Dialogue through dance: This new show is a conversation between Indigenous and European traditions
'We're acknowledging the really poisonous and destructive history that has taken place'
As Canada's 150th birthday approaches, our national conversation is increasingly shifting from our country's proud history to the shameful relationship we have had — and continue to have — with Indigenous people. As we contemplate ideas for reconciliation, one Vancouver-based choreographic duo is proposing a unique approach to this complex problem: dialogue through dance.
Long-time collaborators Margaret Grenier and Karen Jamieson's light breaking broken puts European and Indigenous dance traditions in conversation on stage. Together, the two artists negotiate language, identity and culture through different movement languages.
"We're creating an interface that's developing a hybrid language in some ways," Grenier says. "As an Indigenous artist, I'm often representing more than myself on stage because I bring a history and a set of traditions with me. Finding a way to connect that with a European dance tradition which views the body of the dancer in a completely different way is challenging, but also very rewarding."
Modern dance in most people's eyes was limited to works that were coming out of a European tradition. It took us a long time to begin building that bridge, and we're still developing that dialogue today.- Karen Jamieson
The work is part of conversation that has been happening for nearly 30 years. The pair first met in 1990 when Grenier was still a teenager. Her parents (both artists as well) were collaborating on a piece with Jamieson that Grenier was performing in. The project began as a starting point for dialogue between the two different dance traditions, and the resulting show Gawa Gyani continued to tour for more than seven years.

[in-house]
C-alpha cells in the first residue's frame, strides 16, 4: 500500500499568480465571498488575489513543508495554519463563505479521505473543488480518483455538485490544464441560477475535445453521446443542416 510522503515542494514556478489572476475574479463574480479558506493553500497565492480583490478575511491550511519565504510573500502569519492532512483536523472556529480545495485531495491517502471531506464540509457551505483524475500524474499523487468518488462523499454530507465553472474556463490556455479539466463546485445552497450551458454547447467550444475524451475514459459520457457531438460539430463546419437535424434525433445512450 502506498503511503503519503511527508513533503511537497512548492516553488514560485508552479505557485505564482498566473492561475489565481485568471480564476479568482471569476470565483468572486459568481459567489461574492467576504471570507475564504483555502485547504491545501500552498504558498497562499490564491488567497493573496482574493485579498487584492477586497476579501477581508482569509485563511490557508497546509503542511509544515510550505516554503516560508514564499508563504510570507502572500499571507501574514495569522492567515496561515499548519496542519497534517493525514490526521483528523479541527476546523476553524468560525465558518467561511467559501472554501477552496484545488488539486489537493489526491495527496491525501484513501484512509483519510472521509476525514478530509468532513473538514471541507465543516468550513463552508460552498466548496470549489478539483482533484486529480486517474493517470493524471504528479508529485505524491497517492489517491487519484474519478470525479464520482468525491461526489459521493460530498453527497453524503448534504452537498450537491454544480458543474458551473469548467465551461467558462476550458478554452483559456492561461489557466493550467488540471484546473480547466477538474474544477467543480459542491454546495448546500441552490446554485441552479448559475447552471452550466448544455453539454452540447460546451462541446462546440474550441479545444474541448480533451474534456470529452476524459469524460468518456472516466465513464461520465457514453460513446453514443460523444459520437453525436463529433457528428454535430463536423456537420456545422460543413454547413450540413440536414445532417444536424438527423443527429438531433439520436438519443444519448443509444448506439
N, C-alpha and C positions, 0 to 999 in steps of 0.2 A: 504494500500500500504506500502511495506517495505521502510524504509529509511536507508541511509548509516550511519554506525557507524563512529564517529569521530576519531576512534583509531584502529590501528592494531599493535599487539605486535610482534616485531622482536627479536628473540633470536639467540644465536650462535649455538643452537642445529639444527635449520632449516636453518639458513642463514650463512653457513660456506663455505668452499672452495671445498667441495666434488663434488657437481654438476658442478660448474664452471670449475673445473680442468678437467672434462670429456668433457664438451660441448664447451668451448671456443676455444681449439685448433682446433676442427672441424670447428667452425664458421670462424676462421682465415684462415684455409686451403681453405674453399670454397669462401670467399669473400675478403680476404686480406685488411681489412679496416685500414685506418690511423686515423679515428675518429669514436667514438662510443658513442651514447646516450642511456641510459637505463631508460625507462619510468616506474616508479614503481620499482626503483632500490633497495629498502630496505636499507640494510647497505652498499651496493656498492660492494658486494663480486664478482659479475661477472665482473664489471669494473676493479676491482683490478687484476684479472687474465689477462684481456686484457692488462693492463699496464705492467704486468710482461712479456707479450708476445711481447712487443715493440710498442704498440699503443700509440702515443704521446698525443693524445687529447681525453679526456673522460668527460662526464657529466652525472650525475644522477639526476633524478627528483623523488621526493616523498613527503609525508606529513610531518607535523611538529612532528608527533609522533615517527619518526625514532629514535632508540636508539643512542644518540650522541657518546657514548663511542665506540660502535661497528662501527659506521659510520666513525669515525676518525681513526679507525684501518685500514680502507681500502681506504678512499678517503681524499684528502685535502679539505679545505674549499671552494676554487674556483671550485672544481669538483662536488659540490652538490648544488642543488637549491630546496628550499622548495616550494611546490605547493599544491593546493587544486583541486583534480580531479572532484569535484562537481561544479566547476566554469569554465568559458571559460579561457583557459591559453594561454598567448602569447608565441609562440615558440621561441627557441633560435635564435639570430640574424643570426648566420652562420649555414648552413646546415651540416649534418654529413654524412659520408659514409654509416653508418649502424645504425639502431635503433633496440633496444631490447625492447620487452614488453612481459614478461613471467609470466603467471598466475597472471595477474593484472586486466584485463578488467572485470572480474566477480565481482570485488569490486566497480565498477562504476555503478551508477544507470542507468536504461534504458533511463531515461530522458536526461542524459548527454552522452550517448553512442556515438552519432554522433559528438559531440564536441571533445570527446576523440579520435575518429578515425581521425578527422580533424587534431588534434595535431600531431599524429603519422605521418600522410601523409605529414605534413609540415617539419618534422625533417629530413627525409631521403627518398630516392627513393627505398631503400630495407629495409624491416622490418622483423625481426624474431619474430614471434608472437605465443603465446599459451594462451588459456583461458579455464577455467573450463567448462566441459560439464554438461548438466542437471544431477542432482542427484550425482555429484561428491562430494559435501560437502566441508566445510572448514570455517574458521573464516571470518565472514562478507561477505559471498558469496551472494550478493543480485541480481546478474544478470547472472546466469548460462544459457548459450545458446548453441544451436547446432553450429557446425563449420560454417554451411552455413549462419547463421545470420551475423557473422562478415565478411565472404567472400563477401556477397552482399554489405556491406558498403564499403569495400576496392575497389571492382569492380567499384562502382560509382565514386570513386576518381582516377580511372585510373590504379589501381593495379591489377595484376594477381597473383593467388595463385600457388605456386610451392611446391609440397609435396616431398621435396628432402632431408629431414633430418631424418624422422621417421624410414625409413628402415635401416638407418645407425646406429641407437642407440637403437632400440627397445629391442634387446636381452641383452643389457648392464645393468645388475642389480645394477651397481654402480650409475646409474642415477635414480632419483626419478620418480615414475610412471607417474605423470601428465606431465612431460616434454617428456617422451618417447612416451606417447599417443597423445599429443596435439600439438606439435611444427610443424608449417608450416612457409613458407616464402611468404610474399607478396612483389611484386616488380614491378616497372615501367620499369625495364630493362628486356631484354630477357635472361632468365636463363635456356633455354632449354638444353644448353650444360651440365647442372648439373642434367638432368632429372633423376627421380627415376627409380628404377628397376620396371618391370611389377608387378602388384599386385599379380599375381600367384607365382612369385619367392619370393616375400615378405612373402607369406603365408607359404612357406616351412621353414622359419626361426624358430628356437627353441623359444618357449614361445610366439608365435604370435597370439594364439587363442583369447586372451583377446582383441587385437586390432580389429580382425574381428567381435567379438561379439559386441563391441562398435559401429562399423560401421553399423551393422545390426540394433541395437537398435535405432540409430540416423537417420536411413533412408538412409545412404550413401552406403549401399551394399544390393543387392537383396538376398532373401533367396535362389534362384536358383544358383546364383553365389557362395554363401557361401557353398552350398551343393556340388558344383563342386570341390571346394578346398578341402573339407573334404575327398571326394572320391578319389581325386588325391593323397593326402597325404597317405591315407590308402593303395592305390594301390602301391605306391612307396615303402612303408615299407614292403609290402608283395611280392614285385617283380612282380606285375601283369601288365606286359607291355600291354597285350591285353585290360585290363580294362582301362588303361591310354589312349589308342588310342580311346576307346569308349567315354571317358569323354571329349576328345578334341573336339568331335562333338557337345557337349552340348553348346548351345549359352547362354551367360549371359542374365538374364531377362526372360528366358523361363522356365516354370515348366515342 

"Underneath the collaboration, there was a lot of questioning about our understanding of what dance was," Jamieson says. "Modern dance in most people's eyes was limited to works that were coming out of a European tradition. It took us a long time to begin building that bridge, and we're still developing that dialogue today."
Three decades and many individual projects later, the pair are now examining how to continue this discussion. Much of the process happens through improvised performance exercises ("danced conversations," Jamieson calls them). Communication and mutual respect are key, of course, as is a continued acknowledgement of the fraught history between European and Indigenous cultures.
It has also been essential to keep perspective on the task and their own limits as artists. Just as the piece is not the beginning of their dialogue, it is also not a definitive statement.
"We started this work really recognizing and acknowledging the huge abyss that existed between our two traditions and cultural forms," Jamieson says. "Along with that, we're acknowledging the really poisonous and destructive history that has taken place and examining how we can build something out of that historical rubble. That's our contribution."
"So much of the process is just about coming to a place of understanding and finding the trust necessary to navigate with one another in the space," Grenier adds. "We're not pretending this it's an easy thing to bridge across this history. But we're creating something bigger than ourselves — a kind of model for how this process called reconciliation can take place. It's not easy to do, but it's very rich."
light breaking broken. A creative collaboration by Karen Jamieson and Margaret Grenier. Vancouver International Dance Festival. March 23-25. www.vidf.ca